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Space Covers... What are they?

Basically there are two types of space covers:

ballCommemorative Event Covers
ballFirst Day Covers

Space Commemorative Event Covers:

Space commemorative event covers are commemorative envelopes that are postmarked on the day a space event occurs. The preferred postmark is usually from the area where the event occurred. Any first class stamp can be on this kind of cover.

Some typical examples of space commemorative event covers are:

  • Covers for the flight of a planetary spacecraft: The first event would be the launching. Other postmarked covers would be significant events that occur during the flight of that spacecraft such as arrival at a particular planet; taking first pictures, closest approach to the planet, etc.
  • Covers for a manned space flight: The first event would be for the launching. Other postmarked covers could be for orbital insertion; a space walk; orbiting the moon; landing on the moon; first step on the moon; coming back to earth; splashdown of the space capsule; recovery of the capsule and the astronauts, etc. Covers might also be issued for important pre-launch and post-landing events.
  • Additional space commemorative event covers could be from participating tracking stations, tracking ships, recovery ships, land recovery operation headquarters, etc.

There might be just one or two event covers for a particular space flight, such as a missile launch (and possibly its recovery).

Space commemorative event covers can also include covers with special cancels, such as for space trek conventions, cancels honoring previous astronauts or space anniversaries, etc. So there are all types of event covers in existence. Some have special postal cancellations, some do not.

Space First Day Covers:

Space first day covers are made when the U.S. Postal Service issues a new space stamp. One or more of these stamps are affixed to the envelope and they receive a special postal service cancellation reading "First Day of Issue". These covers can be collected with a single stamp affixed, pairs of stamps, blocks of four, plate blocks of four, etc. Foreign FDCs may or may not have first day of issue cancellations.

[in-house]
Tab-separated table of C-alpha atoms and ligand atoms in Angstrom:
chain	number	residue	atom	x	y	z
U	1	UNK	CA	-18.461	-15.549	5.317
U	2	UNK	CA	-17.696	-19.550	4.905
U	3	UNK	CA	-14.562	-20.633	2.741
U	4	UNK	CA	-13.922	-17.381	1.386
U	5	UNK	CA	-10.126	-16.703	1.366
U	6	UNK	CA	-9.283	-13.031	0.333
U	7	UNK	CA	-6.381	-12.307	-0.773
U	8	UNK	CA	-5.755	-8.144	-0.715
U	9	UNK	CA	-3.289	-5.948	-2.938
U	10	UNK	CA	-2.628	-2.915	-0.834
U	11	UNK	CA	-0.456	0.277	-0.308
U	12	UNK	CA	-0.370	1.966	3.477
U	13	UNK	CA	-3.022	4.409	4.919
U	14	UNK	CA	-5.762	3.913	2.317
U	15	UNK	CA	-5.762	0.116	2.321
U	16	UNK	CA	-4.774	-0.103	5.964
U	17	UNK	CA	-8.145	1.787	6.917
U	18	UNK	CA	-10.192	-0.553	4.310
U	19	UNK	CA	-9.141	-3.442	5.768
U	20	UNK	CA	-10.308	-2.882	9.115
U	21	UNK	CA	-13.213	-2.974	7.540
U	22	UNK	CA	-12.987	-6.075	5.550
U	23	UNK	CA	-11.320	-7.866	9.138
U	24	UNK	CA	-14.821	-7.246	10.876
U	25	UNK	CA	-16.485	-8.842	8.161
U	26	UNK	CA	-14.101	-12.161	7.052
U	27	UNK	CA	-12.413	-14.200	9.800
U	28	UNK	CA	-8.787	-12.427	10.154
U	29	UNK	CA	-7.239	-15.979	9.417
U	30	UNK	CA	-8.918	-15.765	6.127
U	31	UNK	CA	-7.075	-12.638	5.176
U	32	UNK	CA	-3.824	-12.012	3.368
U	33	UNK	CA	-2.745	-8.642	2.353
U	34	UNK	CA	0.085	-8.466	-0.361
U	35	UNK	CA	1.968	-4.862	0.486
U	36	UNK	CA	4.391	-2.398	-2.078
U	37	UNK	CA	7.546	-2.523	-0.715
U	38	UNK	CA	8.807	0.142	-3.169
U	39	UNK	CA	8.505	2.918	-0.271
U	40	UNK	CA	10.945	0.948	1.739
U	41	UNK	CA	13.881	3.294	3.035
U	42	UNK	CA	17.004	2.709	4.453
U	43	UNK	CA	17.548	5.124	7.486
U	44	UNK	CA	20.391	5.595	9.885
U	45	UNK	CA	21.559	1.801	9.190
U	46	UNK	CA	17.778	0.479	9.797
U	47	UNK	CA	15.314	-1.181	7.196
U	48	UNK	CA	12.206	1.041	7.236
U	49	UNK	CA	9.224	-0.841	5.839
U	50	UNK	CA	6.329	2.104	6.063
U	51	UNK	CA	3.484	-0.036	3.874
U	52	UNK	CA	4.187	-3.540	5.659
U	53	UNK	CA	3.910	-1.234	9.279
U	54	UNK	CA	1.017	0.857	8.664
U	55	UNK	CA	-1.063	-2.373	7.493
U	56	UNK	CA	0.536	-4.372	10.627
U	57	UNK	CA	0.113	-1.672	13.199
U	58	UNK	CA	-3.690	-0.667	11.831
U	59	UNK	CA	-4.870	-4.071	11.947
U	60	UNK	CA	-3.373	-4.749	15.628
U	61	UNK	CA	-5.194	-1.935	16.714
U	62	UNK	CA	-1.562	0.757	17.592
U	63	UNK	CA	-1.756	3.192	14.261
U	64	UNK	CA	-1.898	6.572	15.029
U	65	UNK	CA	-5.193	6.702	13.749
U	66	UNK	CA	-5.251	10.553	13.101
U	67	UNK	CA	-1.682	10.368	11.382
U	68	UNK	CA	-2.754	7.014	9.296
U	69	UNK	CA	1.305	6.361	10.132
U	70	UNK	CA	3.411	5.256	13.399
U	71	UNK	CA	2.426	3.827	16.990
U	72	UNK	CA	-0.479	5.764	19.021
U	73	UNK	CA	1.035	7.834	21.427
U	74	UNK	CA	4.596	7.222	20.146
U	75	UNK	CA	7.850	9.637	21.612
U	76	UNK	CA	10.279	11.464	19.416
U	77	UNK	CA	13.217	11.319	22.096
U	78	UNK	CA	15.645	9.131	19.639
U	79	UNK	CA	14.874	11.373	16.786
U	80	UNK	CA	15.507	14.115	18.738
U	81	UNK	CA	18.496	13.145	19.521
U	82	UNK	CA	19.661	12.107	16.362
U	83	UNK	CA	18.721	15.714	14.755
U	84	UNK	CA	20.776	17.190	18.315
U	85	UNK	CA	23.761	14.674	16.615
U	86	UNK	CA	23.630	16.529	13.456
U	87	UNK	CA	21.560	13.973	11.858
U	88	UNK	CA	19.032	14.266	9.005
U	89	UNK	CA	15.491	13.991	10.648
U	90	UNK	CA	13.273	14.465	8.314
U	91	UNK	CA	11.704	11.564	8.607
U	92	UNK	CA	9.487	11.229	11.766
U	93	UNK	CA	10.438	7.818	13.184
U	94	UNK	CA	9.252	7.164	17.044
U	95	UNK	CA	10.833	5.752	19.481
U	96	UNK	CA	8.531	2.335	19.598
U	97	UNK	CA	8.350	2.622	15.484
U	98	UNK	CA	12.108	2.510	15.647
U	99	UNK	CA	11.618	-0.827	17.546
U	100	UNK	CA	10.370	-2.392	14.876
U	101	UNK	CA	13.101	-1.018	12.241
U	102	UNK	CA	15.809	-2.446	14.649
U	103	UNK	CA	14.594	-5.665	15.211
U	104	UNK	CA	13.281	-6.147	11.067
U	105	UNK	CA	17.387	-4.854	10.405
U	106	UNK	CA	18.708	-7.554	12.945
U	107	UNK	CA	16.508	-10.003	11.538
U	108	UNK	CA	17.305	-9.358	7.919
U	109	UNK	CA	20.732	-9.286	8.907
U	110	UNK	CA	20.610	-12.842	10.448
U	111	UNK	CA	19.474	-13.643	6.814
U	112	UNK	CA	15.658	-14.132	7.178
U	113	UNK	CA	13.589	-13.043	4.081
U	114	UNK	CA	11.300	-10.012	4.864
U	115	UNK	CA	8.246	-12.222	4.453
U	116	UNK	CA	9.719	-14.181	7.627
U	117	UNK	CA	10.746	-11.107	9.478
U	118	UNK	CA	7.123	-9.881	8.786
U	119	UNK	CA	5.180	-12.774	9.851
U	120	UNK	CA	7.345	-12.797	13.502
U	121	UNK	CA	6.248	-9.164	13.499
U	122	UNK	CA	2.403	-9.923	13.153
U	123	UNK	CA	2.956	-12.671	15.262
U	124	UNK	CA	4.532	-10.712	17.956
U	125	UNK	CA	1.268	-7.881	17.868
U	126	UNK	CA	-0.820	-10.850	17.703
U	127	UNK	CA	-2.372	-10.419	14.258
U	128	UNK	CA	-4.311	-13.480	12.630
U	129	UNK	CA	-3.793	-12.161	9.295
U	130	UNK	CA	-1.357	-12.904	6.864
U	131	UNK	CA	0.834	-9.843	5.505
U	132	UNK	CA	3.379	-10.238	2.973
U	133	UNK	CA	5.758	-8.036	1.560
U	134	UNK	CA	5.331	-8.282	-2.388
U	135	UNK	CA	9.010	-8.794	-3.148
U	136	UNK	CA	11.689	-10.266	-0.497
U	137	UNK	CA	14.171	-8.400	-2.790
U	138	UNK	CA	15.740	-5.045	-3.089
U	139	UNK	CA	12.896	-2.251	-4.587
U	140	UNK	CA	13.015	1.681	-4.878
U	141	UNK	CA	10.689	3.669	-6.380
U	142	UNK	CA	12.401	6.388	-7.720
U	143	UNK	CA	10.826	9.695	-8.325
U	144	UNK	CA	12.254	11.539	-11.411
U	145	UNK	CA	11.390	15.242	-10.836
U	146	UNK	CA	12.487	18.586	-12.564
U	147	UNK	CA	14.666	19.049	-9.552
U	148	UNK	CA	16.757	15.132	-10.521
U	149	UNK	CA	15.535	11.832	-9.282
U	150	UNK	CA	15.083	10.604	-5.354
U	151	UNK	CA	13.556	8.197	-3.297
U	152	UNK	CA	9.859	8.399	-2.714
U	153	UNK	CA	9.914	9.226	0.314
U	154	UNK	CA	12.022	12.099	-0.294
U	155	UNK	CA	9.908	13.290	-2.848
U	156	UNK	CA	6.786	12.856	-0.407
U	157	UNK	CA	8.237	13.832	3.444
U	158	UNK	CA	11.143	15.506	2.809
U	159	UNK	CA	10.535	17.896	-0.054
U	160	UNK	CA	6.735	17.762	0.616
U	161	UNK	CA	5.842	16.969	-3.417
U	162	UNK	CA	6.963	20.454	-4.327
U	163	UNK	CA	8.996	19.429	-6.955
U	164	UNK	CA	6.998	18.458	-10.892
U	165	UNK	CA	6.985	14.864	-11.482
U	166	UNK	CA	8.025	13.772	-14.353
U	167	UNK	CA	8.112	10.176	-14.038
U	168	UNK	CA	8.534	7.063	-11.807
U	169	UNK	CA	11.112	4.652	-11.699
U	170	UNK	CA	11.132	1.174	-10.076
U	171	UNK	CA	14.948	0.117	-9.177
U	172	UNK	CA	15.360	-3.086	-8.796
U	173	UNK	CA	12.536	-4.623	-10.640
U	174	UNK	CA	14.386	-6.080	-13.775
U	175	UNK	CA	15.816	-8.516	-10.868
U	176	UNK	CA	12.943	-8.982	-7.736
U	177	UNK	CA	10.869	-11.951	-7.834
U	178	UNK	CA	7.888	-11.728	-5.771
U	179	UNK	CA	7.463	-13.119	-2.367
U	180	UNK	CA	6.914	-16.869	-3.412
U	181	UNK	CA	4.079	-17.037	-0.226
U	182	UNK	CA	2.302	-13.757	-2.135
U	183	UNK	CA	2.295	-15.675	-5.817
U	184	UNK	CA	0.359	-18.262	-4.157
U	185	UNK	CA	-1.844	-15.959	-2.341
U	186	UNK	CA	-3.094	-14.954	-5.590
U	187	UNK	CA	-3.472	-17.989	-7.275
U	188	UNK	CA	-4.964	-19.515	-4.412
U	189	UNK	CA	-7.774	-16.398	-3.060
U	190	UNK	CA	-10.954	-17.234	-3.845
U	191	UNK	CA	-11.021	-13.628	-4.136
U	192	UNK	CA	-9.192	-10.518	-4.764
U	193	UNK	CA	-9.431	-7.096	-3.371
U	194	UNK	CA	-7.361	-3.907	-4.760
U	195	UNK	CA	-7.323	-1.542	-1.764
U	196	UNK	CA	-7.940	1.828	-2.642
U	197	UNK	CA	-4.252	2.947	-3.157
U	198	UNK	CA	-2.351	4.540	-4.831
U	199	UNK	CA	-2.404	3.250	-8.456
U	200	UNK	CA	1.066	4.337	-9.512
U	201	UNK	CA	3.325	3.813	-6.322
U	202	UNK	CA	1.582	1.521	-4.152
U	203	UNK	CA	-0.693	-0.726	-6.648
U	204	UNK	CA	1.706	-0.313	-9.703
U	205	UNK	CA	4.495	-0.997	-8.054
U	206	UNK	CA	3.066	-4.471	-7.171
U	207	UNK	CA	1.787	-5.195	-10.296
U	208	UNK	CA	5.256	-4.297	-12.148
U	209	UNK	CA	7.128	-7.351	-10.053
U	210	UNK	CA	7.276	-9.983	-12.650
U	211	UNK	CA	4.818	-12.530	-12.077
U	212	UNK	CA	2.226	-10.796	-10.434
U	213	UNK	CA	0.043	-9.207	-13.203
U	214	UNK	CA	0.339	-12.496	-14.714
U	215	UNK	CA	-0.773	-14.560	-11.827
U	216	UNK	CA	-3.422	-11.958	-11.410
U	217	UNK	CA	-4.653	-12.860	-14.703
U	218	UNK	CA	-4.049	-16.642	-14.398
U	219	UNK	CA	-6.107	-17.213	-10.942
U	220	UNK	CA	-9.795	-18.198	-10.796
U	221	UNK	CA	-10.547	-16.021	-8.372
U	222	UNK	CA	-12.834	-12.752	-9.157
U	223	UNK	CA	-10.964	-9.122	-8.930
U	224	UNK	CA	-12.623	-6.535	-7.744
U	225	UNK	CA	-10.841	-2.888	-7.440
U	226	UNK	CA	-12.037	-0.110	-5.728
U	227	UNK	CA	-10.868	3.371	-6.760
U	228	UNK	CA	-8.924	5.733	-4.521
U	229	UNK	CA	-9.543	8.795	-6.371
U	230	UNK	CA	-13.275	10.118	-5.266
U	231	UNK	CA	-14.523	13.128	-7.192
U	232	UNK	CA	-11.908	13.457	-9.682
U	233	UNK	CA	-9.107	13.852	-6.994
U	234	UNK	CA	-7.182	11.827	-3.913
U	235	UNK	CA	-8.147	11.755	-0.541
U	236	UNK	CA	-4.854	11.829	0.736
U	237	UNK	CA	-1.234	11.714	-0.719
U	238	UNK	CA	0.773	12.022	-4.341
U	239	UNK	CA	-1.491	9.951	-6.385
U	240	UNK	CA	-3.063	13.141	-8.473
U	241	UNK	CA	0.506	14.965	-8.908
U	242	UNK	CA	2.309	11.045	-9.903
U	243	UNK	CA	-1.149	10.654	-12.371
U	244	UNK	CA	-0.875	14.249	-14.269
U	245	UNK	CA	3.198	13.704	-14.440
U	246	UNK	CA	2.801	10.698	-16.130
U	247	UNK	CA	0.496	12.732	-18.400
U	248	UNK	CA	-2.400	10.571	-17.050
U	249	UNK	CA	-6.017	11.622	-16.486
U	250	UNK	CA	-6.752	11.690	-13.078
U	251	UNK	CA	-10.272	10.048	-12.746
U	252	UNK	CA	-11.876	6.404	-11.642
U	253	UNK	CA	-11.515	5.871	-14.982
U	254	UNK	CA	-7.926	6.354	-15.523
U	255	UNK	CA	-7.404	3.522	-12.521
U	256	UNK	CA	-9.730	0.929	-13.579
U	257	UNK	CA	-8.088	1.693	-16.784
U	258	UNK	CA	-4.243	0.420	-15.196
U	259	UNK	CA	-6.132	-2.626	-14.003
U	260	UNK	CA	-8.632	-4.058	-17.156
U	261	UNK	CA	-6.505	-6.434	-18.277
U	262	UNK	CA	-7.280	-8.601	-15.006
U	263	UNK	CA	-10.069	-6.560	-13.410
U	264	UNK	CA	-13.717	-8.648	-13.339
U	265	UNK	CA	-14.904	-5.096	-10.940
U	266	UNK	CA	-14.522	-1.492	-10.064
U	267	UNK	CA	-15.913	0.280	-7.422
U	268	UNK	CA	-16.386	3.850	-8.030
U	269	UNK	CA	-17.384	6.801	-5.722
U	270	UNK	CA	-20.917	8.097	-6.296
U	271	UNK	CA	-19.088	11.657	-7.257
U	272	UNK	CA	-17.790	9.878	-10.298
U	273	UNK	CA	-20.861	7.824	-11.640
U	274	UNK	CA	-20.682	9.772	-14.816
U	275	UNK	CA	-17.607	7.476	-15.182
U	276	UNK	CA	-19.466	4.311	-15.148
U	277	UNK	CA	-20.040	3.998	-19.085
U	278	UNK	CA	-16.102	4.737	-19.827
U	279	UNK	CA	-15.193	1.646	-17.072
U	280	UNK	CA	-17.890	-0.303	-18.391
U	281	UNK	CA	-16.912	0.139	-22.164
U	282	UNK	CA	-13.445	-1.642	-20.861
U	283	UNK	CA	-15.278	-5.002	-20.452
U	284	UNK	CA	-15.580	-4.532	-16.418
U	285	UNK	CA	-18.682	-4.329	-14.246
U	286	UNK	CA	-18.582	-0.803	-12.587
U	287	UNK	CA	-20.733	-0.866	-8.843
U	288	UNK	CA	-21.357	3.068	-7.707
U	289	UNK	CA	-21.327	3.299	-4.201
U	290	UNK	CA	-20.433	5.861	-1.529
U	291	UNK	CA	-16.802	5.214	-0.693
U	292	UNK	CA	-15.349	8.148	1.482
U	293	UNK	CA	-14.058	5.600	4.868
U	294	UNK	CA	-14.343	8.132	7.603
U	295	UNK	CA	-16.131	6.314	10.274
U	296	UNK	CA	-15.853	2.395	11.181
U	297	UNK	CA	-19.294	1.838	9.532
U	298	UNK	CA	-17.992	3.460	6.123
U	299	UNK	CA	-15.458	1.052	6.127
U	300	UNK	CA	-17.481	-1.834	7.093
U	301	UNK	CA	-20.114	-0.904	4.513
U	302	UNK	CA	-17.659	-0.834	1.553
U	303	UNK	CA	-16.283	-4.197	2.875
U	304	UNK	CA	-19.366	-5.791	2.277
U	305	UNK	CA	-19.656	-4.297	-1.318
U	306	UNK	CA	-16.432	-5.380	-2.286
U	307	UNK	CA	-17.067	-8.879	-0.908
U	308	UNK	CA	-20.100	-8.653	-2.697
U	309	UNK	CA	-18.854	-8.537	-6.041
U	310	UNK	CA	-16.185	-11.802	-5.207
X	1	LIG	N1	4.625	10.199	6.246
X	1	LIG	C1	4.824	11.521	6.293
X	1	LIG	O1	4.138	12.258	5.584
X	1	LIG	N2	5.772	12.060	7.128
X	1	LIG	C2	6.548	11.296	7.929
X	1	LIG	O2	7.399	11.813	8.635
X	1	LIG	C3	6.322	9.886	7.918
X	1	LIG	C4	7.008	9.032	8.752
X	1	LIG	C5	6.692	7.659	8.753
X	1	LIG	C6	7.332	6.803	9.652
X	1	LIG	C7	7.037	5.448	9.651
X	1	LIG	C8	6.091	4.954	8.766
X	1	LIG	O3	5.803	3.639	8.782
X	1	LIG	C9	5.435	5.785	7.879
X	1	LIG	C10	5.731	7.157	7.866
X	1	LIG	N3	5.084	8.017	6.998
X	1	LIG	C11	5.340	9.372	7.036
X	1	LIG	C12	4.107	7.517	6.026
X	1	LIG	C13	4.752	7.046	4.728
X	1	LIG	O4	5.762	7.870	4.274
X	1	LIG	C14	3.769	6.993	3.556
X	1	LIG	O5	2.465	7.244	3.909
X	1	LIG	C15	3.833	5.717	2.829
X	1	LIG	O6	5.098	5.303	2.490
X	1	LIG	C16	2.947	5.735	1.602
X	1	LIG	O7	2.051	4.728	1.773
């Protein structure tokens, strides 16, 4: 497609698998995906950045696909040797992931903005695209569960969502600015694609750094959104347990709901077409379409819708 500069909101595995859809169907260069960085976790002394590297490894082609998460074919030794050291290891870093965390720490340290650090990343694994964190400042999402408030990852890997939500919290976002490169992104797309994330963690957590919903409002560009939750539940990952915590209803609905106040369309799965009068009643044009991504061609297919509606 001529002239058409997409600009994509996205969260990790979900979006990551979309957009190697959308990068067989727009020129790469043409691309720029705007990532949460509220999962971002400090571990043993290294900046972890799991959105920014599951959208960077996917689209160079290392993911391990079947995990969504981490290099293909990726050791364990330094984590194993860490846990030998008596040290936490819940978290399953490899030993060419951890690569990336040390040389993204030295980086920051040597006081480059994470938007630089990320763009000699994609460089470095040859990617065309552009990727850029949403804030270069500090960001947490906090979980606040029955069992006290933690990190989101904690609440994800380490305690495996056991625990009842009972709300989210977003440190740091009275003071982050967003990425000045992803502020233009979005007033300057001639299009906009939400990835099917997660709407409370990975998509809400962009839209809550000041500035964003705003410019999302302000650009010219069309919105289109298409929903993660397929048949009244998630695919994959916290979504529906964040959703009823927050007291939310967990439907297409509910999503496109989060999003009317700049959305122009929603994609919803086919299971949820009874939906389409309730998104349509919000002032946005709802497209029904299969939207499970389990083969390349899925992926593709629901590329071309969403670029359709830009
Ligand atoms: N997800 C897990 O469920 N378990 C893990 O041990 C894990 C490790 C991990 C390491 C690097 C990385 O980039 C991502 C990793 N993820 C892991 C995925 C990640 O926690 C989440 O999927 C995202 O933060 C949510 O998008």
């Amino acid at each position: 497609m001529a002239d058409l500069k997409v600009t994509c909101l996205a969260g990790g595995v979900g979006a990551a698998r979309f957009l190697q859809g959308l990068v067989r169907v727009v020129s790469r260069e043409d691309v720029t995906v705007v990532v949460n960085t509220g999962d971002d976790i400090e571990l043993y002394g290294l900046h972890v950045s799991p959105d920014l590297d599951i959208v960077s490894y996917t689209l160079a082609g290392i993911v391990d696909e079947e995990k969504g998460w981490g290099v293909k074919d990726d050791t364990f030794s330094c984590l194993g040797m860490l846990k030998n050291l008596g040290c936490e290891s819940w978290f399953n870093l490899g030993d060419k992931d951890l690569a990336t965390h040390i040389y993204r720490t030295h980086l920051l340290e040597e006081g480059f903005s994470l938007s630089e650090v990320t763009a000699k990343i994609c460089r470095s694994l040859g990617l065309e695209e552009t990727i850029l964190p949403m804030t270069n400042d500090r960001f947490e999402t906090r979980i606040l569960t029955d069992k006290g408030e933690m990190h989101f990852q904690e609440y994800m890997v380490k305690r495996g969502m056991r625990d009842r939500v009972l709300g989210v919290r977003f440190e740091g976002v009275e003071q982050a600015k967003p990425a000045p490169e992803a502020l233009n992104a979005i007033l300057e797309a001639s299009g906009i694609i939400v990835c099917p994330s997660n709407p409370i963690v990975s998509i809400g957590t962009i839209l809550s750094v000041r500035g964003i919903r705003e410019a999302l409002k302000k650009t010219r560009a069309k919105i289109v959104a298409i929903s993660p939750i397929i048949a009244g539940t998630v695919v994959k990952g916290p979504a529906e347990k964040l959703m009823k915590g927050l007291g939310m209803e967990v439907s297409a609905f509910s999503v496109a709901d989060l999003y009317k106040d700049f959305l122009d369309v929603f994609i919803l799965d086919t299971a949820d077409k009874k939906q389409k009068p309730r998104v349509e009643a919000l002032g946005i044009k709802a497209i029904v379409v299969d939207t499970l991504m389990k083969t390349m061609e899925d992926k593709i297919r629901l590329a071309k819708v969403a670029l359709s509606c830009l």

Also, additional unused stamps previously issued can be affixed to the U.S. envelope to receive the "First Day of Issue" cancel too. These are called combination (stamped) first day covers.

In the United States, one can affix unused foreign stamps to their FDCs or commemorative event covers which can also receive the first day of issue cancellation or other postal cancellation. This makes an unusual cover when foreign stamps are affixed that relate to the event being commemorated. I don't know if there is a name for this type of cover, I just call it a "special" kind of a cover!

Space Covers have a Cachet:

A Cachet is some sort of picture with text explaining the event that occurred. Cachets can be printed on the envelope, a label that is attached to the envelope, or an attractive one-color illustration using a rubber stamper. Some cachets are quite elaborate, such as multicolored printing on silk and then affixed to the envelope.

Most cachets are placed on the left side of the envelope, however this is not a set rule. A cachet could make up the whole front side of the envelope too, and this would be called an overall cachet.

Most space covers will have a cachet. If it is a space commemorative event cover, it would need some sort of a cachet to tell what the significance of the date is, otherwise one would not know what the cover is being issued for.

However, space first day covers do not need a cachet, since a collector can look at the cancellation and see that it reads "First Day Of Issue" and then would know that it was a first day cover. But most collectors prefer a cachet on their covers, and there are many collectors who try to collect as many different cacheted covers for a particular space stamp that was issued.


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